Please respond to the following two Discussion threads:
APA style with in-text citations
A minimum of 150 words is required for each post.
At least one high-level scholarly reference each post from the last five years, in APA format.
There is no plagiarism.
Receipt from Turnitin.
FIRST DISCUSSION POST
Celiac Disease Case Study
The case study chosen is of a 19-year-old patient who arrives at the hospital complaining of increased diarrhea and constipation. The patient also has a history of celiac disease.
The Immune System and Celiac Disease
Immunity is important in celiac disease. Celiac disease develops as a result of an immunological reaction to gluten, a protein found largely in wheat, barley, and rye that causes an immune response in the small intestine after eating gluten. Adaptive immunity, according to Anderson (2020), plays a vital role in the early and late effects of gluten, where the adaptive immunity response selectively engages gluten and the effects that result from its effect on the body.
Celiac Disease and Gluten
Celiac disease develops as a result of gluten ingestion, and the body begins attacking its own tissues once the patient consumes gluten. This occurs as a result of the immune system reacting to gluten, causing damage to the gut and making it difficult to absorb nutrients. According to Caio et al. (2019), the only treatment for celiac disease is a lifelong strict gluten-free diet, which can ultimately improve quality of life and prevent further complications of the condition, such as cancer.
Diarrhea and Constipation Pathophysiology
Diarrhea is caused by an increase in the water content of the stool as a result of an imbalance in the regular functioning of the physiological processes of the small and large intestines due to a failure to absorb various nutrients, ions, and water (Nemeth & Pfleghaar, 2022). Water content is typically 10mL/kg/day in newborns and early children and 200g/day in teenagers and adults. Constipation may develop from the absorption of water from the stool in this patient. Furthermore, a gluten-free diet might reduce the fiber content of meals, resulting in constipation.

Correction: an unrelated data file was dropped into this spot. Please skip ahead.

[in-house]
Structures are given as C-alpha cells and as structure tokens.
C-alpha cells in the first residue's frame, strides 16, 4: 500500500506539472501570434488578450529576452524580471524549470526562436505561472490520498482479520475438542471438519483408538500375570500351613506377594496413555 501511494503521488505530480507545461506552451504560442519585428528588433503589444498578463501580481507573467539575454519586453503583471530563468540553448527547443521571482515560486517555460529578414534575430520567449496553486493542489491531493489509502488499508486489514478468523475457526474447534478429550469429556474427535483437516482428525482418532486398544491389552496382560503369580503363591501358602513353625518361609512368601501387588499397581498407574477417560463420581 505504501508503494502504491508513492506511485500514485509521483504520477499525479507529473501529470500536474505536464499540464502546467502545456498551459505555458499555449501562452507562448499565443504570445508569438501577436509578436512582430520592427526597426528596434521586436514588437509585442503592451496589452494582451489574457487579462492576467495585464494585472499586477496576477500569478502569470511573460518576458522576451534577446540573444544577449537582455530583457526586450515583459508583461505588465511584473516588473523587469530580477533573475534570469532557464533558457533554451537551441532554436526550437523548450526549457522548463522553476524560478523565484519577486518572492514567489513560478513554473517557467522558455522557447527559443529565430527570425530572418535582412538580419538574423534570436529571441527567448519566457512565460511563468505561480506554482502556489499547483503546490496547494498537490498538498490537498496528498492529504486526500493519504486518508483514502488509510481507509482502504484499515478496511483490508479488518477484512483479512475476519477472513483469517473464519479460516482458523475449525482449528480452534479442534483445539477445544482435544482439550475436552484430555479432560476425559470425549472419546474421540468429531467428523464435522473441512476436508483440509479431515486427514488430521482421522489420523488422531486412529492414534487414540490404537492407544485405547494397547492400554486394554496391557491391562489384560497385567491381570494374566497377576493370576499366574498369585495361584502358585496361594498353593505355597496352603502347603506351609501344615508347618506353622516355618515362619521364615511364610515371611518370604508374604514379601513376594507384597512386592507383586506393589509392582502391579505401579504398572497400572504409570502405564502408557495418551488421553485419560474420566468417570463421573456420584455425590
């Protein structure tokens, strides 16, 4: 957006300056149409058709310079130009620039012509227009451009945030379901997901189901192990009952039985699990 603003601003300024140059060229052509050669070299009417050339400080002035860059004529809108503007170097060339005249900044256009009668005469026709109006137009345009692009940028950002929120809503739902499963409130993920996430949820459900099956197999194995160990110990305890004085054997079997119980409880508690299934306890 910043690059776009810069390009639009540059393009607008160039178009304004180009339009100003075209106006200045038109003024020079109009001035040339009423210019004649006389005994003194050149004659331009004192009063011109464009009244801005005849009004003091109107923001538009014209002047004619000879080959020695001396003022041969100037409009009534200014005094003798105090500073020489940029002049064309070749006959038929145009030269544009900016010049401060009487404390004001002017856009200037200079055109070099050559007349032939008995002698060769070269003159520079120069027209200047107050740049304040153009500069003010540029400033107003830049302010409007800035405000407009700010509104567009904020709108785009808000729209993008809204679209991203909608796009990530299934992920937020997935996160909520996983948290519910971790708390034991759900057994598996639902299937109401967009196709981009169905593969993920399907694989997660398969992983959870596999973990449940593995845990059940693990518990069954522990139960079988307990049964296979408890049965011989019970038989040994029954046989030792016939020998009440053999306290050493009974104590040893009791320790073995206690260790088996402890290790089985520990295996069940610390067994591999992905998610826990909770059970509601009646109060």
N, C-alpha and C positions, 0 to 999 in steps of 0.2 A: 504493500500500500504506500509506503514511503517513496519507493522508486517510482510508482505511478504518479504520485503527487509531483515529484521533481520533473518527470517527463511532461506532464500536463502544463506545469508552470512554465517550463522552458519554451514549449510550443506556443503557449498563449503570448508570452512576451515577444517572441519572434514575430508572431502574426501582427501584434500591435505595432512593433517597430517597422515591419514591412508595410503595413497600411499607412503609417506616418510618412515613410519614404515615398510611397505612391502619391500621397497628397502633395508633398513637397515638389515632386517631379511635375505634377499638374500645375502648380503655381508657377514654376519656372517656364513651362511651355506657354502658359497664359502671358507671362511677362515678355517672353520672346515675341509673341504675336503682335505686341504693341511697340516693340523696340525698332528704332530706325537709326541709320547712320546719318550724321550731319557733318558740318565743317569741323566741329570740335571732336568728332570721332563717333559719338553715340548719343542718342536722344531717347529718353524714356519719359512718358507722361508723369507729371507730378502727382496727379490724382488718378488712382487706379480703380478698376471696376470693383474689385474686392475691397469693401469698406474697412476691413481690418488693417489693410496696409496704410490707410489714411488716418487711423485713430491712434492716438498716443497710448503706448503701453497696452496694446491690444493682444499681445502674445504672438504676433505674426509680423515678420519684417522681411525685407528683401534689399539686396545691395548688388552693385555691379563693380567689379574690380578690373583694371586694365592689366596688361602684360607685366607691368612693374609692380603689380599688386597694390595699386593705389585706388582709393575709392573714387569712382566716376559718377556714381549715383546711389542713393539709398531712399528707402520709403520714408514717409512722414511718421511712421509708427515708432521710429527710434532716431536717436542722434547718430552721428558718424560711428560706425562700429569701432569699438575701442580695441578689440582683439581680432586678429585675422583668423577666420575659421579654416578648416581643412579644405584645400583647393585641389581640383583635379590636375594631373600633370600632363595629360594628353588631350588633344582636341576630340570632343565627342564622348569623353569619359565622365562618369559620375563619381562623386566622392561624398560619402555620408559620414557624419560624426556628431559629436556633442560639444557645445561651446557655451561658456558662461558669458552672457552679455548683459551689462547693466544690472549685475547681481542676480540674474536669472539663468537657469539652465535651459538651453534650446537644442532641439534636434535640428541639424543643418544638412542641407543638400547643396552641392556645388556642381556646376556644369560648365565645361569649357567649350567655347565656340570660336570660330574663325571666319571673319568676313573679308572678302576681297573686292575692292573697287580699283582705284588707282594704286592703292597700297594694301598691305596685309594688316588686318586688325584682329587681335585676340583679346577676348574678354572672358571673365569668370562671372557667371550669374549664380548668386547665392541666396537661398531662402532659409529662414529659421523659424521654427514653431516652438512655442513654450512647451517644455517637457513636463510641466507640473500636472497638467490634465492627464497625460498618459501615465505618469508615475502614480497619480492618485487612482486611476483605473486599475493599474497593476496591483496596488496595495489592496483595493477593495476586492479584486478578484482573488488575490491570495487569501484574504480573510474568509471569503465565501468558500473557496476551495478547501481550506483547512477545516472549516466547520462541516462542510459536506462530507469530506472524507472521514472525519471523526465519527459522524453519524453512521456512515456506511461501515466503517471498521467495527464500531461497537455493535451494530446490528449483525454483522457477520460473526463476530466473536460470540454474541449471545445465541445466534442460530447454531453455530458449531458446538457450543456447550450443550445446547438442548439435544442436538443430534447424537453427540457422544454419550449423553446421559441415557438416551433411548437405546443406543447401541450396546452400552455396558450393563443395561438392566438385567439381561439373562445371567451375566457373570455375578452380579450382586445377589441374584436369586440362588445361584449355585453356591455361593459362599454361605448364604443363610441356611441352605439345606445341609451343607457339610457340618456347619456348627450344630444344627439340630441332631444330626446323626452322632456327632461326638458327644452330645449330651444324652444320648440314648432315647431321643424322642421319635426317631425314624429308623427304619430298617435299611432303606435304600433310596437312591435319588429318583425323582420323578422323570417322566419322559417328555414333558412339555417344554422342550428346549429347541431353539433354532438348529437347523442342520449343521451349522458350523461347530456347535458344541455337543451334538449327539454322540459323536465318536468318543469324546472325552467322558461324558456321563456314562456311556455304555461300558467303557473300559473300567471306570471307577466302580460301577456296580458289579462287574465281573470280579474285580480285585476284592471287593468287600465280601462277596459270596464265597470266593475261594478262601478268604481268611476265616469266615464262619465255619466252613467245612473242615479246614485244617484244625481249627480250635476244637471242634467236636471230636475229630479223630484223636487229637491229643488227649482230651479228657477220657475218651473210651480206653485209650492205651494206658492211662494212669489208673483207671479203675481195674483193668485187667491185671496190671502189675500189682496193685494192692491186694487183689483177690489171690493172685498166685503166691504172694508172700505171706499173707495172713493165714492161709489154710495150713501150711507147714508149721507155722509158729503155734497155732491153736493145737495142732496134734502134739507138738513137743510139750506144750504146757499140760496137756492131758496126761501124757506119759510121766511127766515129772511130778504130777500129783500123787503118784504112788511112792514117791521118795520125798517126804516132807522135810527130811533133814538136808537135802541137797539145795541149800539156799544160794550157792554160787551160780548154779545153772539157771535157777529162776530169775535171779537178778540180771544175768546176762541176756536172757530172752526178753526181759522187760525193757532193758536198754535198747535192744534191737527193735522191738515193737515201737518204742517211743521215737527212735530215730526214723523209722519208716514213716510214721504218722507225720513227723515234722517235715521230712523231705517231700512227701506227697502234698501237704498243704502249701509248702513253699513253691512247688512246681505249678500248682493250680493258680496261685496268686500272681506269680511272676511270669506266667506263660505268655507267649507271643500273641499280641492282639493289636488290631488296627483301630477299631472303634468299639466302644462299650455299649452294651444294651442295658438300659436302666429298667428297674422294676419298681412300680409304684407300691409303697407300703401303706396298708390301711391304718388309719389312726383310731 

Second discussion post
Diabetes Insipidus Case Study
Diabetes Insipidus and Sodium Level (DI)
Patients with DI have increased urine flow, which causes thirst. Blood salt levels of the patient in the scenario can be normal if she was able to drink enough fluid to compensate for the excessive urine production, or somewhat elevated if she was unable to drink enough fluid.
If the patient’s osmolarity is high, it indicates that her fluid intake was insufficient to compensate for the extra urine production. Urine with an abnormally low osmolarity appears pale or colorless. Low osmolarity urine resulting in high serum osmolarity if adequate fluid intake is not consumed.
Nephrogenic DI vs. Central DI
DI is classified into four types: central DI, nephrogenic DI, gestational DI, and dipsogenic DI. Central DI is linked to the hypothalamus or pituitary gland and manifests as excessive antidiuretic hormone (ADH) levels in the blood. ADH is a key hormone in water homeostasis. ADH is produced by the hypothalamus and stored in the posterior pituitary gland. The hypothalamus also regulates ADH release and monitors serum osmolarity in the body. ADH instructs the kidneys on how much water to store in order to maintain serum osmolarity within a healthy range. Nephrogenic DI occurs when the kidneys do not properly respond to ADH, resulting in increased urine flow and extreme thirst.
Desmopressin Acetate Mechanism (DDAVP)
DDAVP imitates ADH. DDAVP is a hormone analogue that is selective for ADH V2 receptors (Vassiliadi & Tsagarakis, 2018). These receptors regulate renal water retention by increasing the permeability of the renal tubule cells to water (McCarty & Shah, 2021). This reduces urine volume while raising urine osmolarity.